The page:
Meanwhile William's choice of lieutenants bore its fruit in England. They wrought such oppression as William himself never wrought. The inferior leaders did as they thought good, and the two earls restrained them not. The earls meanwhile were in one point there faithfully carrying out the policy of their master in the building of castles; a work, which specially when the work of Ode and William Fitz-Osbern, is always spoken of by the native writers with marked horror. The castles were the badges and the instruments of the Conquest, the special means of holding the land in bondage. Meanwhile tumults broke forth in various parts. The slaughter of Copsige, William's earl in Northumberland, took place about the time of the King's sailing for Normandy. In independent Herefordshire the leading Englishman in those parts, Eadric, whom the Normans called the Wild, allied himself with the Welsh, harried the obedient lands, and threatened the castle of Hereford. Nothing was done on either side beyond harrying and skirmishes; but Eadric's corner of the land remained unsubdued. The men of Kent made a strange foreign alliance with Eustace of Boulogne, the brother-in-law of Edward, the man whose deeds had led to the great movement of Edward's reign, to the banishment and the return of Godwine. He had fought against England on Senlac, and was one of four who had dealt the last blow to the wounded Harold. But the oppression of Ode made the Kentishmen glad to seek any help against him. Eustace, now William's enemy, came over, and gave help in an unsuccessful attack on Dover castle. Meanwhile in the obedient shires men were making ready for revolt; in the unsubdued lands they were making ready for more active defence. Many went beyond sea to ask for foreign help, specially in the kindred lands of Denmark and Northern Germany. Against this threatening movement William's strength lay in the incapacity of his enemies for combined action. The whole land never rose at once, and Danish help did not come at the times or in the shape when it could have done most good.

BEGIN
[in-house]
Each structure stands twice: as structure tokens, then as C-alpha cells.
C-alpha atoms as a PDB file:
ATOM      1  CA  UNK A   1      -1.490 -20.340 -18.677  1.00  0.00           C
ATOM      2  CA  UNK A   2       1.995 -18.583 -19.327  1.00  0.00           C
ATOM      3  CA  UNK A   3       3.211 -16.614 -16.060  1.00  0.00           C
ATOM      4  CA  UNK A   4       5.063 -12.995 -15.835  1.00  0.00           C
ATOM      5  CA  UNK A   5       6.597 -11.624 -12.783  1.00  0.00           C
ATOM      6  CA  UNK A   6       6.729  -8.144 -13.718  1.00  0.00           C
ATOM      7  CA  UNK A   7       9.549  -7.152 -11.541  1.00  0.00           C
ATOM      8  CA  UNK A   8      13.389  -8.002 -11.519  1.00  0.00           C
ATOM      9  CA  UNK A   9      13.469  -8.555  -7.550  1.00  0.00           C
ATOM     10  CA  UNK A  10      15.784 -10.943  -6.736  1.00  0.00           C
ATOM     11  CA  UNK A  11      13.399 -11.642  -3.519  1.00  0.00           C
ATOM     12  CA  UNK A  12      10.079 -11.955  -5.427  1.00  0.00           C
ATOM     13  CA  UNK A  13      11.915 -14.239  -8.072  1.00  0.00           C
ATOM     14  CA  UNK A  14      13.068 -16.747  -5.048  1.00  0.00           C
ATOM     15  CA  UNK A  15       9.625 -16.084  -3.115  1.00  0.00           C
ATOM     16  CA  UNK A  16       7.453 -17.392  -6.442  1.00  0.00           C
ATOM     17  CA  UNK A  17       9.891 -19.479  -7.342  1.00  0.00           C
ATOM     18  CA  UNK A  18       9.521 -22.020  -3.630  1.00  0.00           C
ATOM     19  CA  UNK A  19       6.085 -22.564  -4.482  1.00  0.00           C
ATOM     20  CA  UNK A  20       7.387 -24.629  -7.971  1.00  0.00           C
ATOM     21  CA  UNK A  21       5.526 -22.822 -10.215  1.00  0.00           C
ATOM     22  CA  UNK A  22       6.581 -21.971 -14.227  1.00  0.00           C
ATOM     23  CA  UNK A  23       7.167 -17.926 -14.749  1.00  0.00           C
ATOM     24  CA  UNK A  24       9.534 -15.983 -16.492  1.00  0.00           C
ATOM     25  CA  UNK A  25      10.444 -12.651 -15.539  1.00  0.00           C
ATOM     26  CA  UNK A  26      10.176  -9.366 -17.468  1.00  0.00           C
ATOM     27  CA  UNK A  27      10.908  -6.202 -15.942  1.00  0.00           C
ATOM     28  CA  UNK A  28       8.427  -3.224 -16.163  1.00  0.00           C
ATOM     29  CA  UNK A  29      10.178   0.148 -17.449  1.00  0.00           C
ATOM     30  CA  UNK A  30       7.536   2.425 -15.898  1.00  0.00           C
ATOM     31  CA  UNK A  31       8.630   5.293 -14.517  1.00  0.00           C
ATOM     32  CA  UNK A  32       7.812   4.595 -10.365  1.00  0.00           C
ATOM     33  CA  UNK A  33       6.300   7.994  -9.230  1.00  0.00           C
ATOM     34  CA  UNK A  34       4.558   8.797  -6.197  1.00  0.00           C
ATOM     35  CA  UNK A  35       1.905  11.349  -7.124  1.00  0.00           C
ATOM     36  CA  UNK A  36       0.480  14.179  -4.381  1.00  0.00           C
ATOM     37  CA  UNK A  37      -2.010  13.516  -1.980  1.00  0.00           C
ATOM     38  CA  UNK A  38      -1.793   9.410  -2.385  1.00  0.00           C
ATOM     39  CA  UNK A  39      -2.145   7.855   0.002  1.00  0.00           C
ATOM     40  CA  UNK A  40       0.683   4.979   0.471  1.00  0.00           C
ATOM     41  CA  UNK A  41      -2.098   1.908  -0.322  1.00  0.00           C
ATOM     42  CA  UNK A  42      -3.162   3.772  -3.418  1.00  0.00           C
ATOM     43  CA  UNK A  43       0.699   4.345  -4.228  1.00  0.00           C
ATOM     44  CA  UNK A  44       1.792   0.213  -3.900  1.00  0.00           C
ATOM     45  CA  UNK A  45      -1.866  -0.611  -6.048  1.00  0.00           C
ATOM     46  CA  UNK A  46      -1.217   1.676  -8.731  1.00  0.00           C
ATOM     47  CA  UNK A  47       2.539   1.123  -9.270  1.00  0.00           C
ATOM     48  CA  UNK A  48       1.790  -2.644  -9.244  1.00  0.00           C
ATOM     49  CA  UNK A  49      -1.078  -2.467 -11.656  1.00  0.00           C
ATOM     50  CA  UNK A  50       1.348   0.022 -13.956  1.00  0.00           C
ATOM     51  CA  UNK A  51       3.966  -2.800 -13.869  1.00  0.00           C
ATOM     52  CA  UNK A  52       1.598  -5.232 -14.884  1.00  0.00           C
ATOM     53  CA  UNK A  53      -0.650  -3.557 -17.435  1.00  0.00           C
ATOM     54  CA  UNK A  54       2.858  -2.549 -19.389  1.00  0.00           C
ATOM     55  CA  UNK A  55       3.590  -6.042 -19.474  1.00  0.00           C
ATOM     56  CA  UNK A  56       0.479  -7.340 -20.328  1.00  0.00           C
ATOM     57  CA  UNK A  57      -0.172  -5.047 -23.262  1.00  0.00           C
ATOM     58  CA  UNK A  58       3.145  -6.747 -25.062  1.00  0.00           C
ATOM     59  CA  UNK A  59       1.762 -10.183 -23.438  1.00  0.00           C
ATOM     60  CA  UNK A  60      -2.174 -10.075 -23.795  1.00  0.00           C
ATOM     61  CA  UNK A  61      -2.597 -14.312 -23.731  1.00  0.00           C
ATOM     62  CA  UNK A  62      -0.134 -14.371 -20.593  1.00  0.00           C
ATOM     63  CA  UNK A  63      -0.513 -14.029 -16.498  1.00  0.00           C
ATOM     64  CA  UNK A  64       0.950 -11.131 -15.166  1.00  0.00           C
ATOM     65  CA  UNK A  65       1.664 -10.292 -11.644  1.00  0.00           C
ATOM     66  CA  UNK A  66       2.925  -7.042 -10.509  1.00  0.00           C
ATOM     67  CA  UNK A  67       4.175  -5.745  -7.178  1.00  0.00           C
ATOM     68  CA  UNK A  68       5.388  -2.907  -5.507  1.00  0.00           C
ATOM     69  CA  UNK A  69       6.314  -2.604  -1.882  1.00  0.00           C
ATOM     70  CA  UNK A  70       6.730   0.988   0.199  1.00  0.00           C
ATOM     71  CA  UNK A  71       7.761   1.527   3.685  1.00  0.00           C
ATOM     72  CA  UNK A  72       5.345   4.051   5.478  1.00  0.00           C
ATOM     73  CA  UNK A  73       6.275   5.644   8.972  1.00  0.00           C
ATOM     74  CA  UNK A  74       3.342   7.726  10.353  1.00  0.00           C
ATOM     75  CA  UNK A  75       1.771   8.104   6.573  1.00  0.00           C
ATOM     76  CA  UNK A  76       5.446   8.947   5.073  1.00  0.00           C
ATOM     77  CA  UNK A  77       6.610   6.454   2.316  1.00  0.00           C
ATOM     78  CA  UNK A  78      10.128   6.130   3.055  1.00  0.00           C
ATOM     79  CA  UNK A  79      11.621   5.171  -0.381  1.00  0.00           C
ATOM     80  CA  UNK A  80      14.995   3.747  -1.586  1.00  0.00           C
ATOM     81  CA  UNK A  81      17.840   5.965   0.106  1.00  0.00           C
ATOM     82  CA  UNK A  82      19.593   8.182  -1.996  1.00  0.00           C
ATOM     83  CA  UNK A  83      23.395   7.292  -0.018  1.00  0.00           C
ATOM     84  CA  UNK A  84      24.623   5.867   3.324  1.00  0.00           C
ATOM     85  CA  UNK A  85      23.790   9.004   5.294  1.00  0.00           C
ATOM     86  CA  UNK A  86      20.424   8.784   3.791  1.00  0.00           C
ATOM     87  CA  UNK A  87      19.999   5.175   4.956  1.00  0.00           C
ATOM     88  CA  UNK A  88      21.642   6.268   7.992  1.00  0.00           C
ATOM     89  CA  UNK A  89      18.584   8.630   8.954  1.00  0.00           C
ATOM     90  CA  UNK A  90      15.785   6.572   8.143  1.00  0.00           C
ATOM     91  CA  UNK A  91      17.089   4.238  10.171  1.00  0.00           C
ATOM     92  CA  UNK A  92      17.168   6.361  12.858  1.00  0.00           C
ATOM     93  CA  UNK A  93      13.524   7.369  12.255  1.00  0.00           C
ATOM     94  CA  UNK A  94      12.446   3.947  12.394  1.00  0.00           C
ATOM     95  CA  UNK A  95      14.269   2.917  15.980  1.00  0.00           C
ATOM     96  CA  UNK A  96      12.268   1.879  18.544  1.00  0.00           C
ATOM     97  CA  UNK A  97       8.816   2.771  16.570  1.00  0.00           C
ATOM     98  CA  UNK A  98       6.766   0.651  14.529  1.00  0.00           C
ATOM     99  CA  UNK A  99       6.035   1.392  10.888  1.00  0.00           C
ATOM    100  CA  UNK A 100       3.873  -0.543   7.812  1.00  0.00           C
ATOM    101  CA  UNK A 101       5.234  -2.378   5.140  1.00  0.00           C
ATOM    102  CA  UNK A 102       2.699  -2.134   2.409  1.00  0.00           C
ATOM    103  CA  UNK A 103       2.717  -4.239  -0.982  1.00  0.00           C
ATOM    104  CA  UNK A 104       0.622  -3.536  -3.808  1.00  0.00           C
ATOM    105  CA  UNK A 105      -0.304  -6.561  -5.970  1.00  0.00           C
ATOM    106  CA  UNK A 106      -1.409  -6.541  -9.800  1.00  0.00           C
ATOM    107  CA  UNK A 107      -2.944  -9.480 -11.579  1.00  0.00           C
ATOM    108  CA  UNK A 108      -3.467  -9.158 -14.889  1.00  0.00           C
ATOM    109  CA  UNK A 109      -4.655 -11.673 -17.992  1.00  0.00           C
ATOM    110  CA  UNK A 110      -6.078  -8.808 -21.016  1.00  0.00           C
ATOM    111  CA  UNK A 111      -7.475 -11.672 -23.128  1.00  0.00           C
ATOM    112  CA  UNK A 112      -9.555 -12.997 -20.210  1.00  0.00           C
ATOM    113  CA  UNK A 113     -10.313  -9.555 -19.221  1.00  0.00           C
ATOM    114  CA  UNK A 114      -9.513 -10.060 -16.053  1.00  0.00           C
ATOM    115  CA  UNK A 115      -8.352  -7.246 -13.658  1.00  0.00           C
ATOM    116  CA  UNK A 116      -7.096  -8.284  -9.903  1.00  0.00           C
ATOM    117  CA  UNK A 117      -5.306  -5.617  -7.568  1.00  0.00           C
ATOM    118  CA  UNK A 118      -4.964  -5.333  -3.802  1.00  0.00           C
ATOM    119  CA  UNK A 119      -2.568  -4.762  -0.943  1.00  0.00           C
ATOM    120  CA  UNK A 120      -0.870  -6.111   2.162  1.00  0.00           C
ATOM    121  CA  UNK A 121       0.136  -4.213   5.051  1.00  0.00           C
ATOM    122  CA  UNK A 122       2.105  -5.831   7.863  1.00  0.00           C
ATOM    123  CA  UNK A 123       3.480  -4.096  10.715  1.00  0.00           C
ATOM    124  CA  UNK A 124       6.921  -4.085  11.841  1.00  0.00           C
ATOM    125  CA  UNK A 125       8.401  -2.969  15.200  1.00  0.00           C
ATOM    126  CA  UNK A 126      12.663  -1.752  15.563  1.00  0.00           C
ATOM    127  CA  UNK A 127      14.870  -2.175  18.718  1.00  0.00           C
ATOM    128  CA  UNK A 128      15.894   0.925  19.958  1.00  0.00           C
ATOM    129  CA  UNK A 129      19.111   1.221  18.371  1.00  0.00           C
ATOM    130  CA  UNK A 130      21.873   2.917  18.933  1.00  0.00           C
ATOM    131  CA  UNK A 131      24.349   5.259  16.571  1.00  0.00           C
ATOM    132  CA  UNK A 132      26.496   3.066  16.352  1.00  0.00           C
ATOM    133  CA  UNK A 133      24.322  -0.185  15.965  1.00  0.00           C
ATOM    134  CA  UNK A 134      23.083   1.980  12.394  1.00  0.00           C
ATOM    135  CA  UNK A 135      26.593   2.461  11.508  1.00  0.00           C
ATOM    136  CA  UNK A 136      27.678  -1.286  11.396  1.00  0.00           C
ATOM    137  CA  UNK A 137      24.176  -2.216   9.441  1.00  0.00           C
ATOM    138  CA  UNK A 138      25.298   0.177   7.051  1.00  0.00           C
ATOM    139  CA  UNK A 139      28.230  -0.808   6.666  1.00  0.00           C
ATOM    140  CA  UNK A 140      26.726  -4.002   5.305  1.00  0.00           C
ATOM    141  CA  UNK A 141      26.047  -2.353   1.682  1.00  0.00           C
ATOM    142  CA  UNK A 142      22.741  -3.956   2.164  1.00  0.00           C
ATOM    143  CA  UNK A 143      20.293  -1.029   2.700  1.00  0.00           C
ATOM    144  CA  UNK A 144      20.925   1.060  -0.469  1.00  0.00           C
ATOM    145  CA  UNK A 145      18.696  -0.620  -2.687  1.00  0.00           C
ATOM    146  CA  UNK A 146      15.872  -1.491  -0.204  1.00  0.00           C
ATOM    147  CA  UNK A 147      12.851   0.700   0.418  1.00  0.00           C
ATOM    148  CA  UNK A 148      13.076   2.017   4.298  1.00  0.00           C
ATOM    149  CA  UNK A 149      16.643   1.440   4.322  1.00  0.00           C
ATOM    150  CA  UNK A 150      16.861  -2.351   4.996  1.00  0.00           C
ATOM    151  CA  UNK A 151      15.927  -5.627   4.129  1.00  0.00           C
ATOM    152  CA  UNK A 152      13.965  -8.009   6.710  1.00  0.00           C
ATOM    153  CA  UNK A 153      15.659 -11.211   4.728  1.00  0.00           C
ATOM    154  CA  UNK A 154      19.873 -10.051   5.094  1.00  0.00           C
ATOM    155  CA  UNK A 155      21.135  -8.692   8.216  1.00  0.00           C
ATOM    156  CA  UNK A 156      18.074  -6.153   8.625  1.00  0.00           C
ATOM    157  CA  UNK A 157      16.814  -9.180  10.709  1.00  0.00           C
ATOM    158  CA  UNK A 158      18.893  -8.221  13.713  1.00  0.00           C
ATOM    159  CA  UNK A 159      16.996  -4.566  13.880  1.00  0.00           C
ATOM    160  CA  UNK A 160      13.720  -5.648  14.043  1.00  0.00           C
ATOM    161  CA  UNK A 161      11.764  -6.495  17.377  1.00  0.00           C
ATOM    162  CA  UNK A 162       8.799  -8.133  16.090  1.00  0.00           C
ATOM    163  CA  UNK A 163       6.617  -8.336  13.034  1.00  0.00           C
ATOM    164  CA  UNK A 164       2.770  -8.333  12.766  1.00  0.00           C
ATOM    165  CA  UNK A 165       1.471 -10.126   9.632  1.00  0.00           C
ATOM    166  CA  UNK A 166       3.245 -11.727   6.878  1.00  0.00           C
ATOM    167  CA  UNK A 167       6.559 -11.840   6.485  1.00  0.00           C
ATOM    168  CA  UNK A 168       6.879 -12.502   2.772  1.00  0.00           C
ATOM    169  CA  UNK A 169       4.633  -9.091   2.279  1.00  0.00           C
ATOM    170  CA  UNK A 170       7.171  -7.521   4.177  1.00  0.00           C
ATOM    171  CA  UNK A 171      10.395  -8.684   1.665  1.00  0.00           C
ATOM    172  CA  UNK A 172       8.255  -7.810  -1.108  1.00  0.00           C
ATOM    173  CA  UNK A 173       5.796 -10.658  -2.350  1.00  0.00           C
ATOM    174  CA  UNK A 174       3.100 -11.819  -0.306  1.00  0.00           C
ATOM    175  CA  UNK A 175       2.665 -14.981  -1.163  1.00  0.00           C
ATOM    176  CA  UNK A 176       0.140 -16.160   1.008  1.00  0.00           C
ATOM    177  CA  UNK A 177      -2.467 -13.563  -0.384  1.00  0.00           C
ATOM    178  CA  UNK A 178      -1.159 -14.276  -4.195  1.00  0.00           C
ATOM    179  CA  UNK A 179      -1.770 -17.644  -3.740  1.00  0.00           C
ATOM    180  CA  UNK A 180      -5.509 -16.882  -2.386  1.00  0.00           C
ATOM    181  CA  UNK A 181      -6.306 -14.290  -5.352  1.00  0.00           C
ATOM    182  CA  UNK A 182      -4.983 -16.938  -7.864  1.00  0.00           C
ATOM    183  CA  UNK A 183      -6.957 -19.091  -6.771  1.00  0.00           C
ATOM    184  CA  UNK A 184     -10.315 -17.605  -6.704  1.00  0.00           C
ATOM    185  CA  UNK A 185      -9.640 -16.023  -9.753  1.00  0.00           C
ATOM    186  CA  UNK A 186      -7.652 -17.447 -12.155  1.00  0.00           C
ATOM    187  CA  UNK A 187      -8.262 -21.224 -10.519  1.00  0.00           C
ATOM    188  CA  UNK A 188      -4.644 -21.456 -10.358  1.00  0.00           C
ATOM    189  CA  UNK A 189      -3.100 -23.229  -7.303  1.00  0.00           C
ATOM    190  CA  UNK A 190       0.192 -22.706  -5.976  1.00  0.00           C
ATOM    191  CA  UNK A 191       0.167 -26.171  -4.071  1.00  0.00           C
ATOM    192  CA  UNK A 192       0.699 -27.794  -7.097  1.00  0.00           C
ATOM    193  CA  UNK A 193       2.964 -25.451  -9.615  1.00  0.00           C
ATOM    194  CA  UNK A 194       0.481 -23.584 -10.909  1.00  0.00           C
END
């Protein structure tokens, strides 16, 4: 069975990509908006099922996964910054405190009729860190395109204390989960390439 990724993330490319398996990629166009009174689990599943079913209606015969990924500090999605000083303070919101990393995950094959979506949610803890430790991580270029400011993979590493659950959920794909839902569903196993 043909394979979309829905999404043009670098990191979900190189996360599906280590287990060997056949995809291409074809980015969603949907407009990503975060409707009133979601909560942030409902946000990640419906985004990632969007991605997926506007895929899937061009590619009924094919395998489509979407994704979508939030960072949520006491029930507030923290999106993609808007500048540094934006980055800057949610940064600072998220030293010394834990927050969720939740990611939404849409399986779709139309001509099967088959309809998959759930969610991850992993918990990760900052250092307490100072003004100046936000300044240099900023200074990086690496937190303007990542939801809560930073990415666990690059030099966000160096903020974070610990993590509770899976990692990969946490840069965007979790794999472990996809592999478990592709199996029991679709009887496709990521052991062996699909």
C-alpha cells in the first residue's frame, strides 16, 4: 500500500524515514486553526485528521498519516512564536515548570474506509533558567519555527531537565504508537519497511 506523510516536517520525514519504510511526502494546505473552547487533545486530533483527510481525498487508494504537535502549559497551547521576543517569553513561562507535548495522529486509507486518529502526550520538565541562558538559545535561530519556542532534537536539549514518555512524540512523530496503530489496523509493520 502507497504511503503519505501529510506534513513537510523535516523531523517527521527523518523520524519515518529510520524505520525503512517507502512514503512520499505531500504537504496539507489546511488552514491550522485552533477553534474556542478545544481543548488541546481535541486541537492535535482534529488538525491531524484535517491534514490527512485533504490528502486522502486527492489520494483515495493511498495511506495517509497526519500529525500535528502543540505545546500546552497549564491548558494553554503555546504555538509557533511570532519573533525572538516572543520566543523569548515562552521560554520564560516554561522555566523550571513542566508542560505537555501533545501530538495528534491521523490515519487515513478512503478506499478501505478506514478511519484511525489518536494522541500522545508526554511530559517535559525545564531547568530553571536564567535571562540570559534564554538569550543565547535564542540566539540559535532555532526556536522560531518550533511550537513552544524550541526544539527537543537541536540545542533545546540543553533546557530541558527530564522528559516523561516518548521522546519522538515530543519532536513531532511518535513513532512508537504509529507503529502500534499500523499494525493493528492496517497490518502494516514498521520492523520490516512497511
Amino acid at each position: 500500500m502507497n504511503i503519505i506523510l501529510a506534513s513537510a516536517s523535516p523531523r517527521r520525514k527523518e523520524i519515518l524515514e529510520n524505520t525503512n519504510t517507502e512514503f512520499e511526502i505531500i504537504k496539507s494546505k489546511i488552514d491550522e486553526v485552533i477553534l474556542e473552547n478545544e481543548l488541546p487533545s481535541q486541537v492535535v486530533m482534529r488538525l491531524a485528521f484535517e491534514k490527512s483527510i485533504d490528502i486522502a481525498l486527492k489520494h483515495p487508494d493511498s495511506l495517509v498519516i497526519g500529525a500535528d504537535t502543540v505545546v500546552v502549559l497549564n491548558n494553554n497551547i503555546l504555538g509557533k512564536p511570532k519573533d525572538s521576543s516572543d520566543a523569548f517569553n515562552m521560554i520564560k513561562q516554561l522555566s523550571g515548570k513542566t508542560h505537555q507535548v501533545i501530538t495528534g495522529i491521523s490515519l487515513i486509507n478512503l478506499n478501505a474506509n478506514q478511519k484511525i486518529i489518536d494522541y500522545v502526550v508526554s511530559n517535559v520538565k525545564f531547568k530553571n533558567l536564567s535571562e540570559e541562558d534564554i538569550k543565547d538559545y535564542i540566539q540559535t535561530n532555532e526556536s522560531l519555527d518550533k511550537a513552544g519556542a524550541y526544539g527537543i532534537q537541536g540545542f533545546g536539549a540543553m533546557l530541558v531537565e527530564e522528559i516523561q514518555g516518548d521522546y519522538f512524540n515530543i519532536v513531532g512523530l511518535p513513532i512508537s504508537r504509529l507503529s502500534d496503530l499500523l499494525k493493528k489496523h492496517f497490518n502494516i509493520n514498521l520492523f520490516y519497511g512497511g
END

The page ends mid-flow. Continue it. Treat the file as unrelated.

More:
The news of these movements brought William back to England in December. He kept the Midwinter feast and assembly at Westminster; there the absent Eustace was, by a characteristic stroke of policy, arraigned as a traitor. He was a foreign prince against whom the Duke of the Normans might have led a Norman army. But he had also become an English landowner, and in that character he was accountable to the King and Witan of England. He suffered the traitor's punishment of confiscation of lands. Afterwards he contrived to win back William's favour, and he left great English possessions to his second wife and his son. Another stroke of policy was to send an embassy to Denmark, to ward off the hostile purposes of Swegen, and to choose as ambassador an English prelate who had been in high favour with both Edward and Harold, ?thelsige, Abbot of Ramsey. It came perhaps of his mission that Swegen practically did nothing for two years. The envoy's own life was a chequered one. He lost William's favour, and sought shelter in Denmark. He again regained William's favour-perhaps by some service at the Danish court-and died in possession of his abbey.